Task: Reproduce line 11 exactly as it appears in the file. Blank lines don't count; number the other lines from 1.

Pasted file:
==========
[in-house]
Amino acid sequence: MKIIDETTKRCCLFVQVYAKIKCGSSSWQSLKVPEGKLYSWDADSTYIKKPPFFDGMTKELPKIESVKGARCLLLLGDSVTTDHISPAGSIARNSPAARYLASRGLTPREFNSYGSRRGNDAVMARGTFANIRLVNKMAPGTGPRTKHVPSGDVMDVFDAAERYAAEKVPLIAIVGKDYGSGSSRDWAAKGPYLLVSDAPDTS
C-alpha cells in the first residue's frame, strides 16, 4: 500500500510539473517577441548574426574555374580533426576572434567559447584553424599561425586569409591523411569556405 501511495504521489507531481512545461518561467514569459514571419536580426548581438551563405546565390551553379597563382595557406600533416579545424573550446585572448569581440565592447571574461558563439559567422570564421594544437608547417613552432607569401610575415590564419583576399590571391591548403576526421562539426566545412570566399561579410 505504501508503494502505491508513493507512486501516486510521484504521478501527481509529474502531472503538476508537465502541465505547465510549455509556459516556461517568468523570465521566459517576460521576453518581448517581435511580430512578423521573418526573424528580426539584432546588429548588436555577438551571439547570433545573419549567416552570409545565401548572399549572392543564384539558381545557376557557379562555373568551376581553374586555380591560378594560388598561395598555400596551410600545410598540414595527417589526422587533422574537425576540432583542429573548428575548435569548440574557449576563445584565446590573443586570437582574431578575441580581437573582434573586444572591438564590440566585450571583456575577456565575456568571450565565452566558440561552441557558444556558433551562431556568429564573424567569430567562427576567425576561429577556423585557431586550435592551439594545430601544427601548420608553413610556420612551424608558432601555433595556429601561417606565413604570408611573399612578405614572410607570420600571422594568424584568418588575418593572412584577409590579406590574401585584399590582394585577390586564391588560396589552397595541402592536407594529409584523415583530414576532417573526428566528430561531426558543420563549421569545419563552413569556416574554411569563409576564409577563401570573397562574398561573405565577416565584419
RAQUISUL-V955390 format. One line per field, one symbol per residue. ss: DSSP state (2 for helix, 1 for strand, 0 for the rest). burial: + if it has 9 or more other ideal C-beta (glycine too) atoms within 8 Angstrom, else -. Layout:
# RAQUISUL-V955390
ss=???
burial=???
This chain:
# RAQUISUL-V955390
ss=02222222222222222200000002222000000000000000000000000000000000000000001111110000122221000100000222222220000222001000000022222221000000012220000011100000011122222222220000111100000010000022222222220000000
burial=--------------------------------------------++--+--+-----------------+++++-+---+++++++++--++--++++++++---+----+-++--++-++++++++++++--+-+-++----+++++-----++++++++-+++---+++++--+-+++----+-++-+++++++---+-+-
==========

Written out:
burial=--------------------------------------------++--+--+-----------------+++++-+---+++++++++--++--++++++++---+----+-++--++-++++++++++++--+-+-++----+++++-----++++++++-+++---+++++--+-+++----+-++-+++++++---+-+-